On Thursday 11 March, Sweden belonged to category 1 – which meant 14 days in quarantine, even without COVID-19 symptoms. More cancellation and adjustment. How would it work out? Our previous experiences were that online meetings weren’t always that successful. But we drew up a Zoom schedule with the different time zones, so that researchers from the UK clocked in at 7 am, Sweden at 8, and Uganda at 10. Despite a power cut in Entebbe, Uganda, we eventually got a randomised controlled study underway of a family-centred intervention that uses mobile-phone support. We created a logical model, planned our ethical application, touched base with out partners, registered a clinical trial wrote a study protocol.
In many respects, it was more structured than normal when working under “Africa time”. As my colleagues in east Africa say: In our country we own our time, in your country the time owns you.
Susanne Guidetti, Professor of Occupational Therapy and HELD research group leader.
Mai-Lis Hellénius: Don’t forget everyday exercise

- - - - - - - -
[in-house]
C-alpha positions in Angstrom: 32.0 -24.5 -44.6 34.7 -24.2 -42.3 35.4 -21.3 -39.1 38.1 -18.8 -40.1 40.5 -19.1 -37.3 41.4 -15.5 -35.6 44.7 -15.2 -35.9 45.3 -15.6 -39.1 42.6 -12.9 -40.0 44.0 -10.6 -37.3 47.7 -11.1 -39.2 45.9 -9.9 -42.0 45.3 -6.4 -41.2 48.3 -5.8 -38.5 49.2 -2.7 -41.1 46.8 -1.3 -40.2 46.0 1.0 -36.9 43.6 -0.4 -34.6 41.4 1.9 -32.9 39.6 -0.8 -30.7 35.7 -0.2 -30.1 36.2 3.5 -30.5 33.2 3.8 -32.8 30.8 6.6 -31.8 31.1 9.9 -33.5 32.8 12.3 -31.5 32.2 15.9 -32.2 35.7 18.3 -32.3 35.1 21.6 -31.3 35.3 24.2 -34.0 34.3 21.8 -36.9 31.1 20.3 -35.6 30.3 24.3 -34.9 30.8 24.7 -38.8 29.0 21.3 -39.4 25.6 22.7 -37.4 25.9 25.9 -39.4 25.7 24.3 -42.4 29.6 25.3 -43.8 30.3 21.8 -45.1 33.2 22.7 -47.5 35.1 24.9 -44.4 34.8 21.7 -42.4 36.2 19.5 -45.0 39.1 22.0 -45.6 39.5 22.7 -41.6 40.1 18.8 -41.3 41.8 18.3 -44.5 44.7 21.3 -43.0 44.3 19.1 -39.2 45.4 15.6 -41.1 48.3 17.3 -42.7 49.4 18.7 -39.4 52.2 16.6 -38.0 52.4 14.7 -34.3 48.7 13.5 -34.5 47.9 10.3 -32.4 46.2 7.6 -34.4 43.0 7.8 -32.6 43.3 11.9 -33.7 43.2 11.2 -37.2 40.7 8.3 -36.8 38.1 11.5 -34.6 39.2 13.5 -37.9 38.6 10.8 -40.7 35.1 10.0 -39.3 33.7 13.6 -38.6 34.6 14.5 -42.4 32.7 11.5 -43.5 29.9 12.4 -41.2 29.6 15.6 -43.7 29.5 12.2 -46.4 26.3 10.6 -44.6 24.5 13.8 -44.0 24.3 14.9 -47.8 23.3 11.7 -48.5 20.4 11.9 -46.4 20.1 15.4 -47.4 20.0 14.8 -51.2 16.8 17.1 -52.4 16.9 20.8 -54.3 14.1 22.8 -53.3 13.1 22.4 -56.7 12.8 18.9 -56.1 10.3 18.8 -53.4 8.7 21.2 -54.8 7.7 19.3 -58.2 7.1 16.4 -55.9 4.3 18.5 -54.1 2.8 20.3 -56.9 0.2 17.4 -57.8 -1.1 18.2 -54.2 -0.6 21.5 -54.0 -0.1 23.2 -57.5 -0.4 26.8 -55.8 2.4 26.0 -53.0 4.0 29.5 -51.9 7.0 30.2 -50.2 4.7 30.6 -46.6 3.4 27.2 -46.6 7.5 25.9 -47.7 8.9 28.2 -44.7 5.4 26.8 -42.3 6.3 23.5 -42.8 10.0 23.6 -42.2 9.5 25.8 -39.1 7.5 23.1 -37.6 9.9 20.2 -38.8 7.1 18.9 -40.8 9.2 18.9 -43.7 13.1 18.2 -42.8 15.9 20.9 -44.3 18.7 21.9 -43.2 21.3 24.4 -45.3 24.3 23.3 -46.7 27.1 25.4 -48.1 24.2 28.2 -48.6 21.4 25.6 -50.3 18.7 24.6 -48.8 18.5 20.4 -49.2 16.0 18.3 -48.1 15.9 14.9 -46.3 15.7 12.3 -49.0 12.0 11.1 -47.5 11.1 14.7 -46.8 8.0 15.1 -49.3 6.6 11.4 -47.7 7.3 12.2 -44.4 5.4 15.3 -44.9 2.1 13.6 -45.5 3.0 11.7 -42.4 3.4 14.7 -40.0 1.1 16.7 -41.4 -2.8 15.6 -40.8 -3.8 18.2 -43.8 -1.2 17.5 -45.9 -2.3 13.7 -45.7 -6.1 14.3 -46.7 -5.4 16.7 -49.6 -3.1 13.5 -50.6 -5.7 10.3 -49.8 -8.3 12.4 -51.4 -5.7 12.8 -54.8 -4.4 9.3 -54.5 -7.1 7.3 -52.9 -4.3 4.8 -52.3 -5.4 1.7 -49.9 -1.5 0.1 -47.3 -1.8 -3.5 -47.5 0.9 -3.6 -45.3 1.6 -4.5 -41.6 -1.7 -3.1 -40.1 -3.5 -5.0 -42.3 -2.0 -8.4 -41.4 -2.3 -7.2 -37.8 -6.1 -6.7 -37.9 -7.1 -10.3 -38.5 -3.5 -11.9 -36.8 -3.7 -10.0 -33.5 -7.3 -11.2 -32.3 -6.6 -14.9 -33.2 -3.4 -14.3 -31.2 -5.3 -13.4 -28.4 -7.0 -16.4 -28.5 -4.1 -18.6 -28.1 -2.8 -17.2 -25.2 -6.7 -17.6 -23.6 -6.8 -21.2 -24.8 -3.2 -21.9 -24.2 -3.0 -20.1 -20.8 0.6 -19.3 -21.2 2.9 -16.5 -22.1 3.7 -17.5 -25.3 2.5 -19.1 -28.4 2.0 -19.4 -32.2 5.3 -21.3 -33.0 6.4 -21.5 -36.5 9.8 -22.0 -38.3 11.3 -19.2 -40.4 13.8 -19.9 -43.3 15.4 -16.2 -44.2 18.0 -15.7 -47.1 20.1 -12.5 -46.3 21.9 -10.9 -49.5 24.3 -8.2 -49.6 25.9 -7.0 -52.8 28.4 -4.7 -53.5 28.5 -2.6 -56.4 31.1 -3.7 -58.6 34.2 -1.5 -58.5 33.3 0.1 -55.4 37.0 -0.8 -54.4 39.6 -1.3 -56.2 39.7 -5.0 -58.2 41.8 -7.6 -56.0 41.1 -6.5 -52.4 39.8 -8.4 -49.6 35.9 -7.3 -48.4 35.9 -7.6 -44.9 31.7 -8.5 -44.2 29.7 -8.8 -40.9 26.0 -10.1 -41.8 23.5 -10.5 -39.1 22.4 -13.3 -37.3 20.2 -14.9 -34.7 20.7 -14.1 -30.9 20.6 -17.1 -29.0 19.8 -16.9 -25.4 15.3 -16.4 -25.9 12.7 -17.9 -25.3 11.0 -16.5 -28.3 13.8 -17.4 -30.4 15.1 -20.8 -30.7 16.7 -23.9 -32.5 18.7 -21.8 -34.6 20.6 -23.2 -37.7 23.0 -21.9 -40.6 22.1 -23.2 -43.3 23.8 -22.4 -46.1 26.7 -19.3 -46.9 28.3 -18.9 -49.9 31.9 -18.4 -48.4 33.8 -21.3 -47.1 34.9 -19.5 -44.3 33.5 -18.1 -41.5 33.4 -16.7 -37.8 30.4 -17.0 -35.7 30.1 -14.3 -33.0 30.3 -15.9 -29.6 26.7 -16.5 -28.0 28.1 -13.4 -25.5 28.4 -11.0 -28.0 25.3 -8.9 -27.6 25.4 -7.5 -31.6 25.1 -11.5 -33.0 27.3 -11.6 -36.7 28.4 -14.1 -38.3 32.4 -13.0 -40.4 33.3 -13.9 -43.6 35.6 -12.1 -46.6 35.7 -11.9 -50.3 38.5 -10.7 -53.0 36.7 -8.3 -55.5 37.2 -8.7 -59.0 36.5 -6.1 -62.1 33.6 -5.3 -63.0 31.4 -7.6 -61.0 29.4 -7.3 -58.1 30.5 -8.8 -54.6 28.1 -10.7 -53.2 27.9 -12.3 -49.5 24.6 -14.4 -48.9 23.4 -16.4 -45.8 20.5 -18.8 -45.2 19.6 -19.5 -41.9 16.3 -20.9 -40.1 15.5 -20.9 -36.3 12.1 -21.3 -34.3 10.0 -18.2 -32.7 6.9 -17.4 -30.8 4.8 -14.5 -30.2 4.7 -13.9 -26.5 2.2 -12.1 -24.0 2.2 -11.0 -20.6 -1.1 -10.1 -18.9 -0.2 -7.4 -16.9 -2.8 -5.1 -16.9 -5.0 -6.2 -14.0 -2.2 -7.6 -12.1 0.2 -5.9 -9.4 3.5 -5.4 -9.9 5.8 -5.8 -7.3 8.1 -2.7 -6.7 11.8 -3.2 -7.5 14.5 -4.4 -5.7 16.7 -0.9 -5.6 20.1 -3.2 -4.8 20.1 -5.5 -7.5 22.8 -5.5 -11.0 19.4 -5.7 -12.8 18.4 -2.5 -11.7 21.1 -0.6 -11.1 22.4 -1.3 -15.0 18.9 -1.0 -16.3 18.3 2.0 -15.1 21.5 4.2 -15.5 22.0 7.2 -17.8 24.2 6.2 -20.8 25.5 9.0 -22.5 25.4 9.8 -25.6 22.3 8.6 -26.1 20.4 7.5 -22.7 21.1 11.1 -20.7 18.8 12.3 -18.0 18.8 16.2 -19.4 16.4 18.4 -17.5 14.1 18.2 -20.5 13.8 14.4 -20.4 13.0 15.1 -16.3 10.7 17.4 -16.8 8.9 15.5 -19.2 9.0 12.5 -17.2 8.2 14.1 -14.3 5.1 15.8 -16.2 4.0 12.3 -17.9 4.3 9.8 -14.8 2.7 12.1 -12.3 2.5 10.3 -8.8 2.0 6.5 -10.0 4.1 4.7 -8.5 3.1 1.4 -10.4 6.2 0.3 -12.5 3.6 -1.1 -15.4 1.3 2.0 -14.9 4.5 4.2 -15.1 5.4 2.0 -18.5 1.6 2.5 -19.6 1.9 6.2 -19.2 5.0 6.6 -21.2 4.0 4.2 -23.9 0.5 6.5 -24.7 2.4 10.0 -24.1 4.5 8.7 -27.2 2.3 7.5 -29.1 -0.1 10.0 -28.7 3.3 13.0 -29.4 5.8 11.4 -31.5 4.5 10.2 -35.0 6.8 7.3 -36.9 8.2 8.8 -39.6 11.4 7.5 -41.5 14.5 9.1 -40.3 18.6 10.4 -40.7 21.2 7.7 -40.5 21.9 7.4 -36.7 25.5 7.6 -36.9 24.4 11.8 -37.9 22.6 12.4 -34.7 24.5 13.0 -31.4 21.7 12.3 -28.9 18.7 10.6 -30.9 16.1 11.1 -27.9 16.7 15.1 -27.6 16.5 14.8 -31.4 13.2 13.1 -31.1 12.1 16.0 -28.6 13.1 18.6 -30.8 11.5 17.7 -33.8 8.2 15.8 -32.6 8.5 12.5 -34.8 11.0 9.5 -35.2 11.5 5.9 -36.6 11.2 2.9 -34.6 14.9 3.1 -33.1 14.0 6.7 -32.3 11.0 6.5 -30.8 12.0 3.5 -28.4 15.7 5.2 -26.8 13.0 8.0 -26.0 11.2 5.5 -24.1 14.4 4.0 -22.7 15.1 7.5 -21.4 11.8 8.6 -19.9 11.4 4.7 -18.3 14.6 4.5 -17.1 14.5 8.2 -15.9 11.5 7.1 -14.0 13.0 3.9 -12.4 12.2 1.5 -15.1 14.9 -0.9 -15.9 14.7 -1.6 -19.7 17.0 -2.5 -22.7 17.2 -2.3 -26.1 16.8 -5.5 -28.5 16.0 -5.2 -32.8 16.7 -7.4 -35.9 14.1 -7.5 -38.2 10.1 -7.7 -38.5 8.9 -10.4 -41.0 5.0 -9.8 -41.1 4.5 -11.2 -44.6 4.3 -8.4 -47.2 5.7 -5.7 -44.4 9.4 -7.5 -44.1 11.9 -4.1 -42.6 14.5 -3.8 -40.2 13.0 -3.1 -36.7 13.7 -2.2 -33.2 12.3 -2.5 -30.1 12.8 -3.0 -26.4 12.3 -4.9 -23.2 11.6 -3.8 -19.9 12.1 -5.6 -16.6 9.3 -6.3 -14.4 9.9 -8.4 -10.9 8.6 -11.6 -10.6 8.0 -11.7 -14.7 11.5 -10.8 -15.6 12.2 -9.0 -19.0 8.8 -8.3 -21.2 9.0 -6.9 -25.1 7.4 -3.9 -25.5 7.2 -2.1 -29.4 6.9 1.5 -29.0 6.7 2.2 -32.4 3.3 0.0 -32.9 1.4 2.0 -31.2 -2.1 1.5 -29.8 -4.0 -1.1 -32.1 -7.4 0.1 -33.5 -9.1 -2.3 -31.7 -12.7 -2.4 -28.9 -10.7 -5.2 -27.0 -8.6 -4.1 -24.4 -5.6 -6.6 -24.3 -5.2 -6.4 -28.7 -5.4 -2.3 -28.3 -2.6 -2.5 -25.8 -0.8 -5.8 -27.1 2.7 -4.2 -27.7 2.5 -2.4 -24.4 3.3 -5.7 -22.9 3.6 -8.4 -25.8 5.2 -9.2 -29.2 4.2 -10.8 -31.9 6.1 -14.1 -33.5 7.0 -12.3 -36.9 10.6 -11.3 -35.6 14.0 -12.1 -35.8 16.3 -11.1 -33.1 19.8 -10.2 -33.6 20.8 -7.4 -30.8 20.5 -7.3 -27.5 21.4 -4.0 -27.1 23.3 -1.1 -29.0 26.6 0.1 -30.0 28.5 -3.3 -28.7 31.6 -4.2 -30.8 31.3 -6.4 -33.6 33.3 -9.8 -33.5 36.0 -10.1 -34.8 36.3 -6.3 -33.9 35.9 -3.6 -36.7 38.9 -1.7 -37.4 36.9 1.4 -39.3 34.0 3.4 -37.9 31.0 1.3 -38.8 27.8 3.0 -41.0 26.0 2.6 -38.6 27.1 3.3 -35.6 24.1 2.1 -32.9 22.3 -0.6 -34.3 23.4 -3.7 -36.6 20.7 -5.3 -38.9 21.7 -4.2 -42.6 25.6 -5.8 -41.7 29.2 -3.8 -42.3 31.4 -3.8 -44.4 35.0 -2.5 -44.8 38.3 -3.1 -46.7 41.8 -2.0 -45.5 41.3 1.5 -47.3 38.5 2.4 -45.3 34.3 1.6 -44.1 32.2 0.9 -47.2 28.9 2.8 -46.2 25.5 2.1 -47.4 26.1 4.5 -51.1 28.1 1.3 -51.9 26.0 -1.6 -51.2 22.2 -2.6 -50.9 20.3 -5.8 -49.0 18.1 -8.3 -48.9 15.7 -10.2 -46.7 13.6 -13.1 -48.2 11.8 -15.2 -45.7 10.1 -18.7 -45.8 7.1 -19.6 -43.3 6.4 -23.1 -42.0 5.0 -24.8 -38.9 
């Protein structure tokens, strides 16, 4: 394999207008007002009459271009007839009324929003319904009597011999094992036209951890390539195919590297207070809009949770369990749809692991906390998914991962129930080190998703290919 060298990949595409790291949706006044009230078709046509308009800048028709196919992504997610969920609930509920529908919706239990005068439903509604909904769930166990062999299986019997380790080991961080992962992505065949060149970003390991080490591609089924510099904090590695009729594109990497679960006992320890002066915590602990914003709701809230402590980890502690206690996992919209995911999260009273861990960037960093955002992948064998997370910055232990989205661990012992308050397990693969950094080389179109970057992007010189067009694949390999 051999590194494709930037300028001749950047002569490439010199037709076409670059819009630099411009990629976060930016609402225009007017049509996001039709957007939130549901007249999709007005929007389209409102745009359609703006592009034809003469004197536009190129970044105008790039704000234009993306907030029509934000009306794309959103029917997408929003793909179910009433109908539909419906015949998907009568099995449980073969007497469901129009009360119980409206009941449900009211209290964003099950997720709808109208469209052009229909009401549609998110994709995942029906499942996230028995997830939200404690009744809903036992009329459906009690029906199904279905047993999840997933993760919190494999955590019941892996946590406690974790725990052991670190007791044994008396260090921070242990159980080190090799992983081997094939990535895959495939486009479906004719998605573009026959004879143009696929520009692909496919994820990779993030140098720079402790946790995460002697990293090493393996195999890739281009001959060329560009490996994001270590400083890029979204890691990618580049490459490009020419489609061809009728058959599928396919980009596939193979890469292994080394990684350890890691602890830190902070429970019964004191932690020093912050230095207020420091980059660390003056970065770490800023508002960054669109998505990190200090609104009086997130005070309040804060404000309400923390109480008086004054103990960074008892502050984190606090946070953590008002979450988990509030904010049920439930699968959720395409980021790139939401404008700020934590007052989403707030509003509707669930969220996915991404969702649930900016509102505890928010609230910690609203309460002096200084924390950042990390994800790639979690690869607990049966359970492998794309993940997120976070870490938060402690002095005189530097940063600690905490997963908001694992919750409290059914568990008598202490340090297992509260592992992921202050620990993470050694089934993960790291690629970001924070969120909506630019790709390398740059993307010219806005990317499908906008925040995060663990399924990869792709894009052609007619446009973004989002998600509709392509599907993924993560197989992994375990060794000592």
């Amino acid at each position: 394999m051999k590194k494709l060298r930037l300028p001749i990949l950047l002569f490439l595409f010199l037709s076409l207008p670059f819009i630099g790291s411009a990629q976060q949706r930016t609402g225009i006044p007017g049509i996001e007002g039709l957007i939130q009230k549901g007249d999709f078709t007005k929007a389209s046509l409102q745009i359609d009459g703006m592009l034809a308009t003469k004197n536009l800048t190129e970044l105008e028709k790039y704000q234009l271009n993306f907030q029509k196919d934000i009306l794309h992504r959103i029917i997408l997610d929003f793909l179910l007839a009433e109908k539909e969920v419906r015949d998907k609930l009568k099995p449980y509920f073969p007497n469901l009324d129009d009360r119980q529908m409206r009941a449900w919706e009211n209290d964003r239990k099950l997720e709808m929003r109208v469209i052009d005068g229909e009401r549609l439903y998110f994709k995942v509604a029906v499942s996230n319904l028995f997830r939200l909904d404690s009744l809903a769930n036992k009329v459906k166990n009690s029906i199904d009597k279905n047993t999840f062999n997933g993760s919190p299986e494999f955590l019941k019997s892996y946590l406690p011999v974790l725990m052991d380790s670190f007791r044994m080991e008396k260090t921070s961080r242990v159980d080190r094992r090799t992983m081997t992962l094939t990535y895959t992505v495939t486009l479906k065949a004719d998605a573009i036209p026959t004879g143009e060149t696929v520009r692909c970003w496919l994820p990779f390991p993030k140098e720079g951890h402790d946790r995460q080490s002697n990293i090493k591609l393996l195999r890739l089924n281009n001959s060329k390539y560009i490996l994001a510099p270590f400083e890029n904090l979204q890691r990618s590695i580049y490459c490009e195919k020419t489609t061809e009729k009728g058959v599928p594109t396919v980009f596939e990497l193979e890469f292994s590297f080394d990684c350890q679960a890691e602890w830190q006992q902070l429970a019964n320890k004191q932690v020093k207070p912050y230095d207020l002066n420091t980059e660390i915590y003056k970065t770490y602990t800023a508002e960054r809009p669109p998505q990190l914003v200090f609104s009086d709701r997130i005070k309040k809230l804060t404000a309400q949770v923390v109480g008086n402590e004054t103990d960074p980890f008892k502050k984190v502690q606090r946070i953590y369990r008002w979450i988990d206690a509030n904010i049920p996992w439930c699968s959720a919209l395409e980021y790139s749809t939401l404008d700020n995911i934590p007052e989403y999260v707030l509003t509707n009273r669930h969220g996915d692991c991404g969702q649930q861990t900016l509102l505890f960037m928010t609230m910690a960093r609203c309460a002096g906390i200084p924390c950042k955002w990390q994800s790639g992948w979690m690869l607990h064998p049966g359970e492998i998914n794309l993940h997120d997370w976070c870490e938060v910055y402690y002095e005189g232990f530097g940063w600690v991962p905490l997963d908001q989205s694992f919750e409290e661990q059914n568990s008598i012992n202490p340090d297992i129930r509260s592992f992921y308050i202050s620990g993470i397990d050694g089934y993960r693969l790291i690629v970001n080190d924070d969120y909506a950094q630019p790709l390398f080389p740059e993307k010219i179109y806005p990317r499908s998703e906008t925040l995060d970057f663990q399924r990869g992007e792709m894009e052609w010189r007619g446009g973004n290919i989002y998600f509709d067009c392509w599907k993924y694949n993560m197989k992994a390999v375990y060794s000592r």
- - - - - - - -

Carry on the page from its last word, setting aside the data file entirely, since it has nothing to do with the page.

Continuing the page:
I’d never have believed just a few months ago that I’d be examining a PhD candidate via Zoom from my office at home. But all went very smoothly when Maria Waller defended her thesis at the Sahlgrenska Academy with great panache, bringing new knowledge of how preventative healthcare can be brought to everyone. Reaching vulnerable sectors of society will be even more important after the current crisis.
Young foundation doctors also put a huge amount of effort into this year’s annual meeting, which was held digitally and for which we recorded all our presentations in advance.
One of the special things about Zoom and Teams meetings with people in their home environments is that you get a glimpse of “their real selves” – as their dogs, cats, children and grandchildren suddenly pop into view!
A big thanks to the KI management for your encouraging words to us all, and thanks to all my colleagues for your tireless work in this unprecedented and arduous situation. I’m grateful for so much these days and look with great respect up to everyone who keeps our healthcare service and our country running.